Ten Frogman Corps members aboard HDMS Absalon (L16) successfully carried out a mission to free the 25 crew members of the Ariella. Six Somali pirates in the Gulf of Aden hijacked this merchant’s vessel. The Frogman Corps members climbed aboard the ship, located and freed the crew, and searched the vessel for the pirates who had escaped.
In November 2021, a unit from the Frogman Corps participated in a counter-piracy operation in the Gulf of Guinea aboard the Royal Danish Navy frigate HDMS Esbern Snare (F342). During the operation, soldiers from the unit engaged in a firefight against eight suspected pirates aboard a fast-moving craft. The Frogman Corps soldiers managed to kill four suspects and capture three without casualties.
The Frogman Corps’ role in such operations underscores its importance in carrying out specialized maritime missions.
The listed weapons are some of the firearms used by the Danish Frogman Corps. The Glock 17 is a 9mm semi-automatic pistol used by military and law enforcement worldwide. The Heckler & Koch MP5 is a submachine gun used for close-quarters combat due to its small size and lightweight design. The SIG MCX is a modular rifle system for special operations and law enforcement use. The Gevær M/10, also known as the Colt Canada C8 IUR rifle, is a variant of the M16 rifle used by special forces units.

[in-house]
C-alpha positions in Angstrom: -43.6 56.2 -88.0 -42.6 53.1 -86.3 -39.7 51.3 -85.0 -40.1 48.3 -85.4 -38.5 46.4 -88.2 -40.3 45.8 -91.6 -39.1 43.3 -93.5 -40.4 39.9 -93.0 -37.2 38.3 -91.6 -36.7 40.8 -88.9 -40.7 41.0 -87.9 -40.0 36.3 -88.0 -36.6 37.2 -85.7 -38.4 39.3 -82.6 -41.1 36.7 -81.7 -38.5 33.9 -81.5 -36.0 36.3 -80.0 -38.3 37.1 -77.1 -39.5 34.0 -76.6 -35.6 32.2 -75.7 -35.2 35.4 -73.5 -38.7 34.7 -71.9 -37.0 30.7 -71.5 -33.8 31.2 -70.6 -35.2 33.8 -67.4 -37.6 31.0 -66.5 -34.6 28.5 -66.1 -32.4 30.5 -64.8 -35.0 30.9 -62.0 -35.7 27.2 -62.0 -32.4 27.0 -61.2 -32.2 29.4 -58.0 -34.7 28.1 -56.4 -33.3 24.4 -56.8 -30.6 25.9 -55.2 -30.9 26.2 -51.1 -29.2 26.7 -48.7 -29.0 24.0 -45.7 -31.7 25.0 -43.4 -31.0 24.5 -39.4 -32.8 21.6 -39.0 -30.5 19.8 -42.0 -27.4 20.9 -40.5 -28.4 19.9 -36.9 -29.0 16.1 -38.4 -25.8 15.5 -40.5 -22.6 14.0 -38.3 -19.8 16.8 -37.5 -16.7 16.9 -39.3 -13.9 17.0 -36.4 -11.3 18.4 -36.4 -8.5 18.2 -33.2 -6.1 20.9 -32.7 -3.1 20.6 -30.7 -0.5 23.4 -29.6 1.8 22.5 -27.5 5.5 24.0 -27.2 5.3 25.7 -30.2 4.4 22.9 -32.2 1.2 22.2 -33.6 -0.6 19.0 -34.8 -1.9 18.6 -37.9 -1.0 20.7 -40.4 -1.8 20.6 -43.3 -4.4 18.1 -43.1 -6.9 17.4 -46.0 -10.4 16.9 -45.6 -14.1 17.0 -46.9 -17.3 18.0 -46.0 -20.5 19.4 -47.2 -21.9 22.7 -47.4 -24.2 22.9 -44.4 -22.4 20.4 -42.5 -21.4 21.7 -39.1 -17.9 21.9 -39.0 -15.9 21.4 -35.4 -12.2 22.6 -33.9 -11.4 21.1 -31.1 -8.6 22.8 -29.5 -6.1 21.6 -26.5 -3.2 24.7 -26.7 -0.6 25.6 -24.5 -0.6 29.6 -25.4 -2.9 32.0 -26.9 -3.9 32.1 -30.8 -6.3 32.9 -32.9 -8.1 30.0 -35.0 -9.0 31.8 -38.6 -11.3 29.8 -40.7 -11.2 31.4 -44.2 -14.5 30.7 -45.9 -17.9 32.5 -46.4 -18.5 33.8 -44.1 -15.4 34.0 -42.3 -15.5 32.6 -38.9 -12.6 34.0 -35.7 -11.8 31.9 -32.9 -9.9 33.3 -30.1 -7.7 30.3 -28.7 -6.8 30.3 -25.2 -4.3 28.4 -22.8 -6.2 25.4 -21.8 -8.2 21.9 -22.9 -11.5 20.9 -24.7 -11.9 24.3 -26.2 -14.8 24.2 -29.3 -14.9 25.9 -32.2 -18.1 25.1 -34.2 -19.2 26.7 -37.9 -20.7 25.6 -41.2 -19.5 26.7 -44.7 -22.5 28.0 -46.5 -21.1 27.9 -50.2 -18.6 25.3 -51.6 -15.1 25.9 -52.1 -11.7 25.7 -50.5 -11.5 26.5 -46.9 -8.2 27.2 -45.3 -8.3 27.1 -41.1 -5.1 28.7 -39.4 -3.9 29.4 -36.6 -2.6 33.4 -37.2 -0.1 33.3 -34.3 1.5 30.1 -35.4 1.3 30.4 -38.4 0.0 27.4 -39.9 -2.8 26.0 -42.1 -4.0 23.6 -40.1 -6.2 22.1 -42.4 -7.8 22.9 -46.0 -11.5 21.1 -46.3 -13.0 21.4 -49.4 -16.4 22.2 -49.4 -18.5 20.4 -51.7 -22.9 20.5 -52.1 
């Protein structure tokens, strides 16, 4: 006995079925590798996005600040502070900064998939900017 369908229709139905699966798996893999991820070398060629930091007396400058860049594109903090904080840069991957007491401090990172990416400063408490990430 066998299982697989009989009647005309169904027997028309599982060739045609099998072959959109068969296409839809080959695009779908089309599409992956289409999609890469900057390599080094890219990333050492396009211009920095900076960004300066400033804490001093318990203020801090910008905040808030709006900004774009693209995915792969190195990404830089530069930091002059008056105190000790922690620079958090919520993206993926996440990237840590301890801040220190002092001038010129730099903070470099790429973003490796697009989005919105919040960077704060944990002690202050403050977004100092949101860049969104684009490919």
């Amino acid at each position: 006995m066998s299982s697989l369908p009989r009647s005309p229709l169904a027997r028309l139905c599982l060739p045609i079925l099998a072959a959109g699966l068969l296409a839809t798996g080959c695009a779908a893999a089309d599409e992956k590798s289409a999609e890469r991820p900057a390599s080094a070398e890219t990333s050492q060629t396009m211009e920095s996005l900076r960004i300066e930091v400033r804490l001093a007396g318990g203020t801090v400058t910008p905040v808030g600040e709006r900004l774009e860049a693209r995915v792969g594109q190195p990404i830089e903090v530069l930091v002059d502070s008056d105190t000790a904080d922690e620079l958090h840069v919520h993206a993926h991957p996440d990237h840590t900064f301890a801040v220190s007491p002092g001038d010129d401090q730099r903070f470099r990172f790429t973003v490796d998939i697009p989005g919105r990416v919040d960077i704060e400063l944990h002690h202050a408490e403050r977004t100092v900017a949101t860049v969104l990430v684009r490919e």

The Finskyttegevær M/04, or Sako TRG-42, is a bolt-action sniper rifle used for long-range precision shooting. The GRK M/03 40mm is a grenade launcher, specifically the Colt Canada M203A1 model, attached to the undersides of rifles and used for launching grenades. The Dysekanon M/85, or Carl Gustav M3, is a recoilless rifle used to destroy various targets, including light armored vehicles and fortifications. The Panserværnsvåben M/97, or AT-4 CS, is an anti-tank weapon that fires a rocket-propelled grenade and is used to destroy armored vehicles. The unit utilizes these weapons to complete its missions effectively and efficiently.